It's a Boy

  • Largely as a result of sex-selective abortions, Asia today is short of 160 million women. They have disappeared silently over several decades, but their absence can be seen in classrooms filled with boys, in huddles of bachelors on city streets and in higher rates of bride trafficking and prostitution elicited by growing numbers of sexually frustrated men.

    Researchers often speak of Asia's missing women as a consequence of a traditional favoring of sons. Beijing-based science journalist Mara Hvistendahl acknowledges this in her groundbreaking new book, Unnatural Selection: Choosing Boys over Girls, and the Consequences of a World Full of Men , but argues that the imbalance is "an outgrowth of economic progress, not backward traditions."

    Countries like India and China, viewing smaller populations as a path to economic development, encourage (or enforce) lower birthrates — and couples having fewer children will, in many cases, do anything to ensure that those children are boys. "Anything" means sex-selective abortion on a massive scale, aided by medical technology that can detect fetal sex at 20 weeks' gestation. Wealthy urbanites with easy access to health care — and a consumer's sense of entitlement — lead the demand. They want sons, and they'll get them, skewing the sex ratio from a natural 105 boys for every 100 girls at birth to 112 in India and 121 in China.

    How did abortion become such a pervasive practice in Asia? Hvistendahl's harshest critiques fall on Cold War — era Western population-control activists working for organizations like the U.N. Population Fund. They viewed abortion, she contends, as a means of birth control in the developing world. Fearful that countries with large populations would suffer economic instability and fall prey to communism, U.S. officials in particular pressured Asian governments into liberalizing abortion laws. States adopted population-control targets in return for aid, and birthrates fell, but women who had undergone abortion in the name of population control soon found another use for the procedure. Combined with quick ultrasound checks for fetal sex, abortion could do away with unwanted girls. "What then?" Hvistendahl asks. If couples choose boys, "what will be the effect on our society?" Her answers are unsettling.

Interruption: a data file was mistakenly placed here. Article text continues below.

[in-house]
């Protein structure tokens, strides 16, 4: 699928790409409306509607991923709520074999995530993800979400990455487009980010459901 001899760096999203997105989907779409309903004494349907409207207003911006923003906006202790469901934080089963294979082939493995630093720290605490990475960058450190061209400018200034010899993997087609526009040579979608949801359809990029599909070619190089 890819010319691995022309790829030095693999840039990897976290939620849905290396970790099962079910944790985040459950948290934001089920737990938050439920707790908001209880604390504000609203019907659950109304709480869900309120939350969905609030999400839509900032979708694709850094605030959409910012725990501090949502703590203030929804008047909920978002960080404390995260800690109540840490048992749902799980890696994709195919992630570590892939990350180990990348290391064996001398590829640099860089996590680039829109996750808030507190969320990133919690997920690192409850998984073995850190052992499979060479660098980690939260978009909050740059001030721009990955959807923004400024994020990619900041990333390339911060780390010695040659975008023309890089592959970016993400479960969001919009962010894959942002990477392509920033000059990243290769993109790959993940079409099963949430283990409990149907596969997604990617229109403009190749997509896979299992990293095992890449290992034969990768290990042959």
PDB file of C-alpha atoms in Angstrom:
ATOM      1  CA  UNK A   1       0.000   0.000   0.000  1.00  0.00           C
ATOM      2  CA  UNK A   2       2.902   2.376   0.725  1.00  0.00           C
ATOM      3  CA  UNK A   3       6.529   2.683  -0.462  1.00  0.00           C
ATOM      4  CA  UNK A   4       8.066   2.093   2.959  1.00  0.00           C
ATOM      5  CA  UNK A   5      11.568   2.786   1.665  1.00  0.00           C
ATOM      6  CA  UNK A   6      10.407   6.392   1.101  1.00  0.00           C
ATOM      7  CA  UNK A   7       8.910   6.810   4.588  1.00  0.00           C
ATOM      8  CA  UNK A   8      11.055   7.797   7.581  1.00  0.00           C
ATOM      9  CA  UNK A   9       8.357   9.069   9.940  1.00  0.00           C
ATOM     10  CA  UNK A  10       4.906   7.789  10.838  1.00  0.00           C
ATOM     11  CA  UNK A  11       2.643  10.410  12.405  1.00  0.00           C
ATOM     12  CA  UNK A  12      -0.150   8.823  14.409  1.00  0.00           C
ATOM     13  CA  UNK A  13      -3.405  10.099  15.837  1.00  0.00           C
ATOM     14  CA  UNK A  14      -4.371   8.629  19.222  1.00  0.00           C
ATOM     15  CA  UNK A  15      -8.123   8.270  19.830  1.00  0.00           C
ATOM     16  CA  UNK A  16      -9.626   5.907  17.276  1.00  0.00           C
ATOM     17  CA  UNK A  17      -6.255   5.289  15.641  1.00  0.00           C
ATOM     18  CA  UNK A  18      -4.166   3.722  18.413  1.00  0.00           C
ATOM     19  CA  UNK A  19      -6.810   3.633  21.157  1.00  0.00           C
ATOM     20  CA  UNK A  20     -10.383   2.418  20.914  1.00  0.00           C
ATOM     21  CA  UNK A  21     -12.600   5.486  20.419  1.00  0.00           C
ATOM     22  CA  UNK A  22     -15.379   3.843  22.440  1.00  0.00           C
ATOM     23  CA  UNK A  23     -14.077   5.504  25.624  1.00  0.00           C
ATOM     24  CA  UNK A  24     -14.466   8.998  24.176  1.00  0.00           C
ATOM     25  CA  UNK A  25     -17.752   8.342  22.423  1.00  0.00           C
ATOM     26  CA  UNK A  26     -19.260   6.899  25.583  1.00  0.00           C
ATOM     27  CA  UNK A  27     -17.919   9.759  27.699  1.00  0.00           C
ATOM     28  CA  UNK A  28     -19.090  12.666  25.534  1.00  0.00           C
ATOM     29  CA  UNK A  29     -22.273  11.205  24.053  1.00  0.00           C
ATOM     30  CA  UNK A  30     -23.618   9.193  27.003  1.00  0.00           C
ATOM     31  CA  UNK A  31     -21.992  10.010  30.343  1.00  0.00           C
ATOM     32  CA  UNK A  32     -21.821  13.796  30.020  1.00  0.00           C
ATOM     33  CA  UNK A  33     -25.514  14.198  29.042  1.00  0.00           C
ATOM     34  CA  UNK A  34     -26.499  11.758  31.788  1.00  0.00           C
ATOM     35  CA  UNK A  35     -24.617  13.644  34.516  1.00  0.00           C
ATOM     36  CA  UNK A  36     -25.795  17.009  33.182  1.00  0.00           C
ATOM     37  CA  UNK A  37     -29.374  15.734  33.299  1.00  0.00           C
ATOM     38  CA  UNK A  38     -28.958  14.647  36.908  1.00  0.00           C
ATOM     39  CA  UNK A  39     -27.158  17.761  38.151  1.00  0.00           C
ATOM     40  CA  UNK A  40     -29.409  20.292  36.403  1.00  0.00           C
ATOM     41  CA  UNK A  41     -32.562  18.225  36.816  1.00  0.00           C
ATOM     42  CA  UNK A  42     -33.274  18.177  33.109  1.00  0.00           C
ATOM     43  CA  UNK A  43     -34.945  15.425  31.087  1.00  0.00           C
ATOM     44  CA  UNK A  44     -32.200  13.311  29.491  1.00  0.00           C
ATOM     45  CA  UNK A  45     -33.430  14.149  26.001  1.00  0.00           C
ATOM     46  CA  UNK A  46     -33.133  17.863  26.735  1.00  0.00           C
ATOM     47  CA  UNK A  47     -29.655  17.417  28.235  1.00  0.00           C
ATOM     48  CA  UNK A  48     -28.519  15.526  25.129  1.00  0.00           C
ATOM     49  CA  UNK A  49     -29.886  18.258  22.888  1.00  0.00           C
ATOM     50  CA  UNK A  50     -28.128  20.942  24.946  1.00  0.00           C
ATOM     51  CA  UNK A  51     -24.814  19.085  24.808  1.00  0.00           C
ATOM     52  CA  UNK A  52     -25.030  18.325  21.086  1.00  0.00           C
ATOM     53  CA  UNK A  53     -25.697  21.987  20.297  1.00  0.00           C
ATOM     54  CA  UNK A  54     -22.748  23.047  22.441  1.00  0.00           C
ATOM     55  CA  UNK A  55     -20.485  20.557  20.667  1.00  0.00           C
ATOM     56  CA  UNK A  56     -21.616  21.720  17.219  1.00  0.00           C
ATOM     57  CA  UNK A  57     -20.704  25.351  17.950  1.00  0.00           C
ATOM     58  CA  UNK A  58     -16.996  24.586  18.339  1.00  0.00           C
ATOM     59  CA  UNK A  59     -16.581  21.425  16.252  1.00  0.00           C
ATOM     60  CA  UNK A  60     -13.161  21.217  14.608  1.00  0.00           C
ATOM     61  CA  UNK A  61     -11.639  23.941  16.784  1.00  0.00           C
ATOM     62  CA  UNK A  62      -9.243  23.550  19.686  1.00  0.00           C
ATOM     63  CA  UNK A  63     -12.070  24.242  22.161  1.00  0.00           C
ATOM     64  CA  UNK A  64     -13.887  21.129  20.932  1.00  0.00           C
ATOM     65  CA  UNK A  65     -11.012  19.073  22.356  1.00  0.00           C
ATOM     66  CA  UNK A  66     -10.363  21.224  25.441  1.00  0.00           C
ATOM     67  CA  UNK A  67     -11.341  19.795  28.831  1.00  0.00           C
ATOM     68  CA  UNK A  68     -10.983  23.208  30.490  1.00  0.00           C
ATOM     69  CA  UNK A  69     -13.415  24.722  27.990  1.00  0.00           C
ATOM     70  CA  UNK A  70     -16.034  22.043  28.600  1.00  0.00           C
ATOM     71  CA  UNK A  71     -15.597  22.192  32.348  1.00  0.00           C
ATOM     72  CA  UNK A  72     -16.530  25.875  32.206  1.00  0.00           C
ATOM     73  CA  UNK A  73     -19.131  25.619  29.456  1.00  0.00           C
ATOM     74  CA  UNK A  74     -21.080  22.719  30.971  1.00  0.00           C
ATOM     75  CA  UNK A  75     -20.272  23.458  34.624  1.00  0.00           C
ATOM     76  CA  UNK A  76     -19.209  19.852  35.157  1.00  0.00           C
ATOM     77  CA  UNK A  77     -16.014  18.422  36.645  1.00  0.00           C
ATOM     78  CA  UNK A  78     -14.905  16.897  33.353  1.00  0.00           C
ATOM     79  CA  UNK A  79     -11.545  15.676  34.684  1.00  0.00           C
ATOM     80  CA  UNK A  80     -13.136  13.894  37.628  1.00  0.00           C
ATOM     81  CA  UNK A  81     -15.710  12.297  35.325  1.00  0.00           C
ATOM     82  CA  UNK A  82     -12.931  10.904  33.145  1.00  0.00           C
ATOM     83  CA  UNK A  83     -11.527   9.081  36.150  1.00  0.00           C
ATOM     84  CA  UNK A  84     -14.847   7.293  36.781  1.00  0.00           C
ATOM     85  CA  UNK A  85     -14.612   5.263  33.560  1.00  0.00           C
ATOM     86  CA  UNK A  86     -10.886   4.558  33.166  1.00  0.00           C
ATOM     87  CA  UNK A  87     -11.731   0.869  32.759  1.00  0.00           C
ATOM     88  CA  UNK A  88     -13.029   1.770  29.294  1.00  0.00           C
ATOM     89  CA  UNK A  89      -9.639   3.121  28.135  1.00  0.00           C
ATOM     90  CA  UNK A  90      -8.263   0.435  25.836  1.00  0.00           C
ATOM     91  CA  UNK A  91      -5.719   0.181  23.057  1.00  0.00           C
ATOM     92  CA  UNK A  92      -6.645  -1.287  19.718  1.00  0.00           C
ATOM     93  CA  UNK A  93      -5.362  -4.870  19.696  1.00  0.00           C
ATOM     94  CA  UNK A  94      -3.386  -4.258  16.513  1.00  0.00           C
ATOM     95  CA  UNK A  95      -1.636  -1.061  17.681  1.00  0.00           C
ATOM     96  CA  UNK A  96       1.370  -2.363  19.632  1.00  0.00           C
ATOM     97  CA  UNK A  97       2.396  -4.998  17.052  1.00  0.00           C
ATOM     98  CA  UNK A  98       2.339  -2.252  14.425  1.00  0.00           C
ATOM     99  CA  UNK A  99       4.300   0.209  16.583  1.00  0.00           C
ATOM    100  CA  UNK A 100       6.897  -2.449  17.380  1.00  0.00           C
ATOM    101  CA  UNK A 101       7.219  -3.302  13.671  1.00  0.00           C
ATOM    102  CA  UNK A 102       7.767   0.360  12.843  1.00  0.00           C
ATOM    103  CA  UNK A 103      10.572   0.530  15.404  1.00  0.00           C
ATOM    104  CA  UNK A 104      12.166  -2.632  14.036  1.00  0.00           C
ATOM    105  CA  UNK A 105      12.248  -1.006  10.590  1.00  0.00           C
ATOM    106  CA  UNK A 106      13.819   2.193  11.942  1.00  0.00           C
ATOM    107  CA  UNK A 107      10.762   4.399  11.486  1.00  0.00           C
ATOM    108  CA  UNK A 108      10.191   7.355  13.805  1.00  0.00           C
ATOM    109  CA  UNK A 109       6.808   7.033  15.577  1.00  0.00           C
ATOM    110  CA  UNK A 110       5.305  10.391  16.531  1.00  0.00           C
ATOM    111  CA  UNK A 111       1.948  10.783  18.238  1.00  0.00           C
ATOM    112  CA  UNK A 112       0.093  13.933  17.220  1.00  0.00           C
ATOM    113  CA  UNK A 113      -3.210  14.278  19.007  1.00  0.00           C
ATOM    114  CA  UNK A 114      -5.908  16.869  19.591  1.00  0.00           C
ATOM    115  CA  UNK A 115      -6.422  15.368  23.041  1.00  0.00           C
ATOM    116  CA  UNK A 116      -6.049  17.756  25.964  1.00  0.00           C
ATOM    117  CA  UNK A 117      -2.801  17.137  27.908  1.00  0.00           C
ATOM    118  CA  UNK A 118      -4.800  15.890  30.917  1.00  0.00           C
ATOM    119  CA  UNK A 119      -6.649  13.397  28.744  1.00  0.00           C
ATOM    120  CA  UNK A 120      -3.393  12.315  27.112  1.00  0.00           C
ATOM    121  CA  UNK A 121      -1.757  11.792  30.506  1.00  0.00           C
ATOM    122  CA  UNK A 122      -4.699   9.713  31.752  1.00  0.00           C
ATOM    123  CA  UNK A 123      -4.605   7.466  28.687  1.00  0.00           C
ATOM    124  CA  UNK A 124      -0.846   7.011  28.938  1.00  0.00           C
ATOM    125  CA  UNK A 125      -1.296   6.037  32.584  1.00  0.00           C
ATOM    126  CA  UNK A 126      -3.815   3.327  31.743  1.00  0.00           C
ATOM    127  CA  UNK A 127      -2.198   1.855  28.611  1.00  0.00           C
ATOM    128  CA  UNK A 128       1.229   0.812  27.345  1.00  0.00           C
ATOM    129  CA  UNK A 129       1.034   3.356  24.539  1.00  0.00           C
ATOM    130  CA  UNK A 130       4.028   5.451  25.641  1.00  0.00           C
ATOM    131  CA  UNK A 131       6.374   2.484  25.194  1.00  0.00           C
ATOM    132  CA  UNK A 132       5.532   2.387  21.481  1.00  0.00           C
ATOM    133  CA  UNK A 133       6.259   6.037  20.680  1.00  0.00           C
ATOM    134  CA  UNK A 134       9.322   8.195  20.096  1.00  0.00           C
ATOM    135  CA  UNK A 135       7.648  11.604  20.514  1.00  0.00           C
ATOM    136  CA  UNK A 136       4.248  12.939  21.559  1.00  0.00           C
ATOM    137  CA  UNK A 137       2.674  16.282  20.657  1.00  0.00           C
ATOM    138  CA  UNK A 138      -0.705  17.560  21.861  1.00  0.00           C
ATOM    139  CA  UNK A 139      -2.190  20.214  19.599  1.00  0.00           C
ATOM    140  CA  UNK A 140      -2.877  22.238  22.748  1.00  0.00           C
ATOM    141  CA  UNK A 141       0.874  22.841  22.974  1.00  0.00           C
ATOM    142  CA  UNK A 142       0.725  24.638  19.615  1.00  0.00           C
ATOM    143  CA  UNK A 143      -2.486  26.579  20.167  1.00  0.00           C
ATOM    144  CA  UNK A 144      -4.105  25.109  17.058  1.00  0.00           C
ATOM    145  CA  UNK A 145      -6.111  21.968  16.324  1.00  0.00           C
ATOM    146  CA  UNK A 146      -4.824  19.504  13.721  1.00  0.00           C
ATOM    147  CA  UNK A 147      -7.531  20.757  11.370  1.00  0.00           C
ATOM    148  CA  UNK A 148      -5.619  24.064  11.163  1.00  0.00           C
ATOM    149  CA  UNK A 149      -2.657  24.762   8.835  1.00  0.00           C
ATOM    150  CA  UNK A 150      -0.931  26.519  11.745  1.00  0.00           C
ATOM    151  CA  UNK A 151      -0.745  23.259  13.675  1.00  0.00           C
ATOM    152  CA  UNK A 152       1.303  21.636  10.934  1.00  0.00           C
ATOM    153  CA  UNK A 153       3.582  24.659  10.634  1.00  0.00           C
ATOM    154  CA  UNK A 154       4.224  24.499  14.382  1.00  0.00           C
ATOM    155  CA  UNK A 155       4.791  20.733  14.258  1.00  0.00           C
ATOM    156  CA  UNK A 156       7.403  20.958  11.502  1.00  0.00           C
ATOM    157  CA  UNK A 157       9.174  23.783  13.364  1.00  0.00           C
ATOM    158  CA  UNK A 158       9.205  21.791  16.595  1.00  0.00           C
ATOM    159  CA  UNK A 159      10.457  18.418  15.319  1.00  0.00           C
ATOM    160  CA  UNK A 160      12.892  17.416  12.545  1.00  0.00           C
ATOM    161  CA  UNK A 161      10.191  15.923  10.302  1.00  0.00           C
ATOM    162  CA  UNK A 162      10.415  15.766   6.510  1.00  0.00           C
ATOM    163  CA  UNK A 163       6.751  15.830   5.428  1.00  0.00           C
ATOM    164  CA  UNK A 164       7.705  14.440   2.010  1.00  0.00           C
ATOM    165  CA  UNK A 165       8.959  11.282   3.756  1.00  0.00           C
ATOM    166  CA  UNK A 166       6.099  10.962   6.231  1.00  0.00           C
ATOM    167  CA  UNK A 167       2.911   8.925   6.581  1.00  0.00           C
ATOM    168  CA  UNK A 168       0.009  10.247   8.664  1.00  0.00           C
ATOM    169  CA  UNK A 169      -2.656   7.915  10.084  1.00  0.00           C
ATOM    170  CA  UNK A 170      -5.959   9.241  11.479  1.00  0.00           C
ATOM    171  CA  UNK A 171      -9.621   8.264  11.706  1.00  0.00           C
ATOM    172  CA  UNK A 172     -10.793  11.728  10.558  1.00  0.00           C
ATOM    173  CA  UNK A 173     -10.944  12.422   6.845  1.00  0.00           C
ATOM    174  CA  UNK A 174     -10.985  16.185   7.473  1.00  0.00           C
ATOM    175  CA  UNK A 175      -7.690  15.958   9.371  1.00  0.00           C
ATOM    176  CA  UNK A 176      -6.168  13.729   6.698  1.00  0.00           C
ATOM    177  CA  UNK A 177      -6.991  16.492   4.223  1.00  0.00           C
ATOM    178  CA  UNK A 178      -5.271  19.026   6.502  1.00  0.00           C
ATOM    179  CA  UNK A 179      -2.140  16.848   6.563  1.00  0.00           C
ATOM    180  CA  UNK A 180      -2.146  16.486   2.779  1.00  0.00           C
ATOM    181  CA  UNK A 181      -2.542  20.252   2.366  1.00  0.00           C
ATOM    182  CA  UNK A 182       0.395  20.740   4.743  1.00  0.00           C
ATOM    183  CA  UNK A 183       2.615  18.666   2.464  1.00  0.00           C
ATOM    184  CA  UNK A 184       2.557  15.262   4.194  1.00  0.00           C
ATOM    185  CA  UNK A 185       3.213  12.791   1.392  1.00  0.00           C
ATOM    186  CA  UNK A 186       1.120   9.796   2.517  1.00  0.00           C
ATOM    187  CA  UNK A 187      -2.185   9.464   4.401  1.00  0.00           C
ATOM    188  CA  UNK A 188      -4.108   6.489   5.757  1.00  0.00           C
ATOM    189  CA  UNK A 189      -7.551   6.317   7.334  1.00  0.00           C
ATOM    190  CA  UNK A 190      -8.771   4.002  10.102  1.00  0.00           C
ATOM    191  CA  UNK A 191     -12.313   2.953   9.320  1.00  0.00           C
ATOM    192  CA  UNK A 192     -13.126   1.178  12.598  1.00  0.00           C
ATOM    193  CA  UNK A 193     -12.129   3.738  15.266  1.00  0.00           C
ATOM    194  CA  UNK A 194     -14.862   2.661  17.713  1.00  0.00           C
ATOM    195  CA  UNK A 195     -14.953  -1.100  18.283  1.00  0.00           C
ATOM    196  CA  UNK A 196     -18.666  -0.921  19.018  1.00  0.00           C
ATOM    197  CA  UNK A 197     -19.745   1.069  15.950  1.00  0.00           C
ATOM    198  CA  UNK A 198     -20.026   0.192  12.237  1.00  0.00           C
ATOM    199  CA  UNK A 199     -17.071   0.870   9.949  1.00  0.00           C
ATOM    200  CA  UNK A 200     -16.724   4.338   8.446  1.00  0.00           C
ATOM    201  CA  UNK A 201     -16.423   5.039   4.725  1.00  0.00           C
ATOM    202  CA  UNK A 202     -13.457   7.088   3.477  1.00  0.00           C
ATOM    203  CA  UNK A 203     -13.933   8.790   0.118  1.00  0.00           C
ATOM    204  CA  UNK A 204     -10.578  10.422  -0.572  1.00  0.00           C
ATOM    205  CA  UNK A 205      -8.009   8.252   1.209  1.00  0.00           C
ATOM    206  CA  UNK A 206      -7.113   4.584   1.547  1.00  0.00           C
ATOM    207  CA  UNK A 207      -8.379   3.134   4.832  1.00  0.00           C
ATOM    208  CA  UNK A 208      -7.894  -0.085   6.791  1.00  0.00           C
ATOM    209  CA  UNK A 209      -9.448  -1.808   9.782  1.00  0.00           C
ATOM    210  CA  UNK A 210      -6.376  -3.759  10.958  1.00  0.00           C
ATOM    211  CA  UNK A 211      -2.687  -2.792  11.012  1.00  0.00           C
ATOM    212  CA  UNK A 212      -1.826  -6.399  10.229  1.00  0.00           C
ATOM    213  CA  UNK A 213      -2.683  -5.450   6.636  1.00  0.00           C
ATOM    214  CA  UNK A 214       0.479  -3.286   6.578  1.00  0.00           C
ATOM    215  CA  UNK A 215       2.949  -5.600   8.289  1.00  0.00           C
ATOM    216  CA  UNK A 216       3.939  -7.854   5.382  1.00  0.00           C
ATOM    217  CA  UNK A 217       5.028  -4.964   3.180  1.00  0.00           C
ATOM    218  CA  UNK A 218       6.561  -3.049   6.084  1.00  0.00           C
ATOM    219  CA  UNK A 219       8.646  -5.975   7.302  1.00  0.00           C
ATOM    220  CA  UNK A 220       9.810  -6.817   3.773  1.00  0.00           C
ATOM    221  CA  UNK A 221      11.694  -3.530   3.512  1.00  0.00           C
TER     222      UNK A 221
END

Many men, unable to find wives, seek sex and companionship in brothels; others pay traffickers for abducted brides. In recent years, thousands of women from Vietnam have been smuggled into China to work as prostitutes or be sold into marriage. Vietnam also provides a source of mail-order brides for bachelors in Taiwan and South Korea. And in India, Hvistendahl notes, high murder rates aren't found in the poorest regions but in those with the biggest sex-ratio imbalance.

    Hvistendahl ominously notes that women will soon begin disappearing from other regions as the global middle class expands. Already, demographers see imbalances in Albania and the Caucasus. New technology has even made sex selection possible before pregnancy, enabling couples undergoing in vitro fertilization to select sex while checking for genetic conditions. "In China and California alike, mothers have become their own eugenicists," says Hvistendahl.

    Ultimately, the totality of these private decisions has created the problem. Like "the owner of a single-occupancy SUV who convinces himself his environmental impact isn't really that bad," Hvistendahl writes, couples choosing boys often assume that others will have girls and that somehow a balance will be achieved. But today, as her alarming book reveals, nature can too easily be made unnatural.